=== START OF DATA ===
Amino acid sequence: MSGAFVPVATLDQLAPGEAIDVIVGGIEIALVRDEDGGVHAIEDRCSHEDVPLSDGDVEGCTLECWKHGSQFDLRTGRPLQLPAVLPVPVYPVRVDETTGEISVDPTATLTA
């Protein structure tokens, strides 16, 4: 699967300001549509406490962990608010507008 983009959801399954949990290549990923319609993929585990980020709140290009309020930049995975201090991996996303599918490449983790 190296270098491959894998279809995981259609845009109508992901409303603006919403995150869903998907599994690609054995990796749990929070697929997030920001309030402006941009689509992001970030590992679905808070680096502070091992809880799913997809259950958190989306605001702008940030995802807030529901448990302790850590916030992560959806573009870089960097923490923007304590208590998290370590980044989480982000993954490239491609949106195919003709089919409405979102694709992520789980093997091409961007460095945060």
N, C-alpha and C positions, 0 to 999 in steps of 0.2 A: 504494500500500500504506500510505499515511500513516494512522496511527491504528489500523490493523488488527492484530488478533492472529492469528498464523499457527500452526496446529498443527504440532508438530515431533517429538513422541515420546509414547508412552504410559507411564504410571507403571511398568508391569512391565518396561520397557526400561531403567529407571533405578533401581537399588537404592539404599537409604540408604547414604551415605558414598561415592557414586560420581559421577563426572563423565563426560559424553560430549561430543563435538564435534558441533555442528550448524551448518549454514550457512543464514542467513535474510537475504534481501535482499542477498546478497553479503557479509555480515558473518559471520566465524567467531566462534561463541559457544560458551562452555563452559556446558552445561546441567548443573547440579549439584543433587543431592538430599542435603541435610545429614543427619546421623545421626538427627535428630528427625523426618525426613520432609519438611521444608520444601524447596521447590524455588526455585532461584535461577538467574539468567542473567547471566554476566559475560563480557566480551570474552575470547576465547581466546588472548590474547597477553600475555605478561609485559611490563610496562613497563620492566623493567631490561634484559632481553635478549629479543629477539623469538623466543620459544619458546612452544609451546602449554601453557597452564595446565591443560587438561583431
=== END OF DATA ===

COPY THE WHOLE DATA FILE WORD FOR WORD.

Amino acid sequence: MSGAFVPVATLDQLAPGEAIDVIVGGIEIALVRDEDGGVHAIEDRCSHEDVPLSDGDVEGCTLECWKHGSQFDLRTGRPLQLPAVLPVPVYPVRVDETTGEISVDPTATLTA
């Protein structure tokens, strides 16, 4: 699967300001549509406490962990608010507008 983009959801399954949990290549990923319609993929585990980020709140290009309020930049995975201090991996996303599918490449983790 190296270098491959894998279809995981259609845009109508992901409303603006919403995150869903998907599994690609054995990796749990929070697929997030920001309030402006941009689509992001970030590992679905808070680096502070091992809880799913997809259950958190989306605001702008940030995802807030529901448990302790850590916030992560959806573009870089960097923490923007304590208590998290370590980044989480982000993954490239491609949106195919003709089919409405979102694709992520789980093997091409961007460095945060």
N, C-alpha and C positions, 0 to 999 in steps of 0.2 A: 504494500500500500504506500510505499515511500513516494512522496511527491504528489500523490493523488488527492484530488478533492472529492469528498464523499457527500452526496446529498443527504440532508438530515431533517429538513422541515420546509414547508412552504410559507411564504410571507403571511398568508391569512391565518396561520397557526400561531403567529407571533405578533401581537399588537404592539404599537409604540408604547414604551415605558414598561415592557414586560420581559421577563426572563423565563426560559424553560430549561430543563435538564435534558441533555442528550448524551448518549454514550457512543464514542467513535474510537475504534481501535482499542477498546478497553479503557479509555480515558473518559471520566465524567467531566462534561463541559457544560458551562452555563452559556446558552445561546441567548443573547440579549439584543433587543431592538430599542435603541435610545429614543427619546421623545421626538427627535428630528427625523426618525426613520432609519438611521444608520444601524447596521447590524455588526455585532461584535461577538467574539468567542473567547471566554476566559475560563480557566480551570474552575470547576465547581466546588472548590474547597477553600475555605478561609485559611490563610496562613497563620492566623493567631490561634484559632481553635478549629479543629477539623469538623466543620459544619458546612452544609451546602449554601453557597452564595446565591443560587438561583431